This is an archived article and the information in the article may be outdated. Please look at the time stamp on the story to see when it was last updated.

DENVER — A bill being considered in the Colorado Legislature would require a woman considering an abortion to have an ultrasound and then wait 24 hours before making the decision.

SB17-284 is called A Woman’s Right To Accurate Health Care Information and was scheduled to be heard by the Republican-controlled State, Veterans and Military Affairs committee in the Colorado Senate on Wednesday.

The bill is designed to “protect the unborn child from a woman’s uninformed decision to have an abortion,” lawmakers state.

“Every year, thousands of unborn children are aborted while the mother is denied the opportunity to see the unborn child for herself,” the bill states. “Lack of transparency on the part of abortion providers creates unawareness on behalf of the expectant mother regarding the gestational age and development of her unborn child.

“Women who are given the option to view ultrasound pictures and listen to their child’s heartbeat can make an informed, educated health care decision based on scientific information made available through ultrasound technology.”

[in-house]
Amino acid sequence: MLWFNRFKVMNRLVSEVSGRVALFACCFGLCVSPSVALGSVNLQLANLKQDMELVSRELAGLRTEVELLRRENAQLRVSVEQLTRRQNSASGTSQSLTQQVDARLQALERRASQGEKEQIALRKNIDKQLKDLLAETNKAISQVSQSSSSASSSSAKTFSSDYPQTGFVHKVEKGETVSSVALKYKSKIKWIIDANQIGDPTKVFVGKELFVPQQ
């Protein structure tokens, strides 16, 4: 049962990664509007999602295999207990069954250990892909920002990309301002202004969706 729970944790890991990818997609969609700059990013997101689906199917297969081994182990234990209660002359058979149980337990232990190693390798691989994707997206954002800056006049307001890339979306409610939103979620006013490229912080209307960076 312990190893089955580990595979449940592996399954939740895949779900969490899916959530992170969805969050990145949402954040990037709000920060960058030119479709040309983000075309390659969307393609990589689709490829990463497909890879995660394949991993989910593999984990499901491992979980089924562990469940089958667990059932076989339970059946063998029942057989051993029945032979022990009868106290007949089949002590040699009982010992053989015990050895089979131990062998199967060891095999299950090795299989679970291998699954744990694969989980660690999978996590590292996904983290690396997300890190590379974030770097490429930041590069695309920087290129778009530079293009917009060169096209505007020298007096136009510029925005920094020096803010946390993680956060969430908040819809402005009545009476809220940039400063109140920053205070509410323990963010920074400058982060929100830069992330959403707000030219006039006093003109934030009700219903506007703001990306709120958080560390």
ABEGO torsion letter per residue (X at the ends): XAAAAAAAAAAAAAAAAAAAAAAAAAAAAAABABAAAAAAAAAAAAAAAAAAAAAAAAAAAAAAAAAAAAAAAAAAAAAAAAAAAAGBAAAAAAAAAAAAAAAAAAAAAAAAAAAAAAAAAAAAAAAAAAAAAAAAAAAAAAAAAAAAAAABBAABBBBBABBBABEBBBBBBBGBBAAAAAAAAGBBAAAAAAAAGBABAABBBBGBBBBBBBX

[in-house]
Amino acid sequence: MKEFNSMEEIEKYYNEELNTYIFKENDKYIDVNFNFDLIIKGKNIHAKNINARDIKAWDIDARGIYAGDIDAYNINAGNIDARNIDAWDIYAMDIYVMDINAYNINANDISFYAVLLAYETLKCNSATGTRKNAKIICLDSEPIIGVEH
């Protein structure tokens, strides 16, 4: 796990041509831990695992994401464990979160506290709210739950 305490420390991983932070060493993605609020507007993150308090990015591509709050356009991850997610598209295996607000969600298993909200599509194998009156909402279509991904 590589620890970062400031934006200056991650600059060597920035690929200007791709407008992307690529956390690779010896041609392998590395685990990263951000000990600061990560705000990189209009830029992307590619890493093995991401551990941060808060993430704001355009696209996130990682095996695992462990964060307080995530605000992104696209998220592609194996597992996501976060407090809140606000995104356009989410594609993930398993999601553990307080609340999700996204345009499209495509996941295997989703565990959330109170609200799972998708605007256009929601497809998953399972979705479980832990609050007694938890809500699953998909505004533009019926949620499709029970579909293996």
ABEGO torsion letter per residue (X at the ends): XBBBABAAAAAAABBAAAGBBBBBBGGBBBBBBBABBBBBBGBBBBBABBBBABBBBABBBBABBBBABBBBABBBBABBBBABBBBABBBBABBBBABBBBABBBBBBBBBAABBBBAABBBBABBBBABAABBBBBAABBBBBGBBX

Under the bill, a woman would have the “choice between an abdominal or vaginal ultrasound” but would have the right to forego seeing her ultrasound.

The bill would require physicians to perform an ultrasound “at least 24 hours prior to performing an abortion,” according to the website for the Colorado General Assembly.

Noncompliance by a physician would be considered a crime.

State Sen. Steve Fenberg, D-District 18, spoke out against the bill on Twitter on Wednesday.

Colorado Senate Democrats tweeted a warning about the bill.

Officials with the Colorado Reproductive Rights, Health and Justice Coalition issued a statement saying it strongly opposes the bill.

The group called the bill the “Ultimate Anti-Women’s Health Act” and described it as “a laundry list of anti-abortion model legislation.”

If the bill passes the Republican-controlled Senate, it is unlikely to pass the Democrat-controlled House.